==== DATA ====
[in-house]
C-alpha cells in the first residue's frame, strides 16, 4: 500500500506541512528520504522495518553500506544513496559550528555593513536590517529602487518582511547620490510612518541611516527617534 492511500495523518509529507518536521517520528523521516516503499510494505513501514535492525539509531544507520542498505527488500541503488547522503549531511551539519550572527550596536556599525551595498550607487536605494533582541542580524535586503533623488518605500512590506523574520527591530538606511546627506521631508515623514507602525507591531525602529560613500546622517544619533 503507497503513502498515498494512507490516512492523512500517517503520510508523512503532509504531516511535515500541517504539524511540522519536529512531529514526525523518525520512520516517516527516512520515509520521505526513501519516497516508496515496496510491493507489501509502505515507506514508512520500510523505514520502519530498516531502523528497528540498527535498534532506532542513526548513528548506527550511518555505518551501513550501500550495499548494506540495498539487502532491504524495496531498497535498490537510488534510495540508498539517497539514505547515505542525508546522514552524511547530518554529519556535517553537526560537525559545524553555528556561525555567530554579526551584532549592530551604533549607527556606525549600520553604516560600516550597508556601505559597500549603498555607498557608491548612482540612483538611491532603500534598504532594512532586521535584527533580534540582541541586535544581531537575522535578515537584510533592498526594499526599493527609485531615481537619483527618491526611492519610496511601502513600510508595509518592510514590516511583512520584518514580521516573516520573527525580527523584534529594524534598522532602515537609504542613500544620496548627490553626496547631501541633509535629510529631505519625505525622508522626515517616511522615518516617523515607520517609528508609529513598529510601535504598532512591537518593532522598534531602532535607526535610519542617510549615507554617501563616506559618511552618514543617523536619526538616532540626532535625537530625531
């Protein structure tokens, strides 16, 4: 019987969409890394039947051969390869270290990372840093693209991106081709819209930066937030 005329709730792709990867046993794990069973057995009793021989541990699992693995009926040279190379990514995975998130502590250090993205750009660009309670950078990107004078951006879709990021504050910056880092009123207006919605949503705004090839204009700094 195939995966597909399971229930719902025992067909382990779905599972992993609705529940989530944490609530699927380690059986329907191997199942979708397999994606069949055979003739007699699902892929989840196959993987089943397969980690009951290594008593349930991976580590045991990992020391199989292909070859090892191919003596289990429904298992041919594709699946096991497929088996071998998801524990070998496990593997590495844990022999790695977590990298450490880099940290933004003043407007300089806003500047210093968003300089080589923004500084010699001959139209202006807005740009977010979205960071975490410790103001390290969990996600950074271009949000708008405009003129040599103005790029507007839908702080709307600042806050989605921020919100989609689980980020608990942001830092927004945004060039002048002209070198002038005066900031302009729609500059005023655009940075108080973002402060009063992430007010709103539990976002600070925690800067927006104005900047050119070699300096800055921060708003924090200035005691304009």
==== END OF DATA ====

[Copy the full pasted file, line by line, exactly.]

[in-house]
C-alpha cells in the first residue's frame, strides 16, 4: 500500500506541512528520504522495518553500506544513496559550528555593513536590517529602487518582511547620490510612518541611516527617534 492511500495523518509529507518536521517520528523521516516503499510494505513501514535492525539509531544507520542498505527488500541503488547522503549531511551539519550572527550596536556599525551595498550607487536605494533582541542580524535586503533623488518605500512590506523574520527591530538606511546627506521631508515623514507602525507591531525602529560613500546622517544619533 503507497503513502498515498494512507490516512492523512500517517503520510508523512503532509504531516511535515500541517504539524511540522519536529512531529514526525523518525520512520516517516527516512520515509520521505526513501519516497516508496515496496510491493507489501509502505515507506514508512520500510523505514520502519530498516531502523528497528540498527535498534532506532542513526548513528548506527550511518555505518551501513550501500550495499548494506540495498539487502532491504524495496531498497535498490537510488534510495540508498539517497539514505547515505542525508546522514552524511547530518554529519556535517553537526560537525559545524553555528556561525555567530554579526551584532549592530551604533549607527556606525549600520553604516560600516550597508556601505559597500549603498555607498557608491548612482540612483538611491532603500534598504532594512532586521535584527533580534540582541541586535544581531537575522535578515537584510533592498526594499526599493527609485531615481537619483527618491526611492519610496511601502513600510508595509518592510514590516511583512520584518514580521516573516520573527525580527523584534529594524534598522532602515537609504542613500544620496548627490553626496547631501541633509535629510529631505519625505525622508522626515517616511522615518516617523515607520517609528508609529513598529510601535504598532512591537518593532522598534531602532535607526535610519542617510549615507554617501563616506559618511552618514543617523536619526538616532540626532535625537530625531
């Protein structure tokens, strides 16, 4: 019987969409890394039947051969390869270290990372840093693209991106081709819209930066937030 005329709730792709990867046993794990069973057995009793021989541990699992693995009926040279190379990514995975998130502590250090993205750009660009309670950078990107004078951006879709990021504050910056880092009123207006919605949503705004090839204009700094 195939995966597909399971229930719902025992067909382990779905599972992993609705529940989530944490609530699927380690059986329907191997199942979708397999994606069949055979003739007699699902892929989840196959993987089943397969980690009951290594008593349930991976580590045991990992020391199989292909070859090892191919003596289990429904298992041919594709699946096991497929088996071998998801524990070998496990593997590495844990022999790695977590990298450490880099940290933004003043407007300089806003500047210093968003300089080589923004500084010699001959139209202006807005740009977010979205960071975490410790103001390290969990996600950074271009949000708008405009003129040599103005790029507007839908702080709307600042806050989605921020919100989609689980980020608990942001830092927004945004060039002048002209070198002038005066900031302009729609500059005023655009940075108080973002402060009063992430007010709103539990976002600070925690800067927006104005900047050119070699300096800055921060708003924090200035005691304009």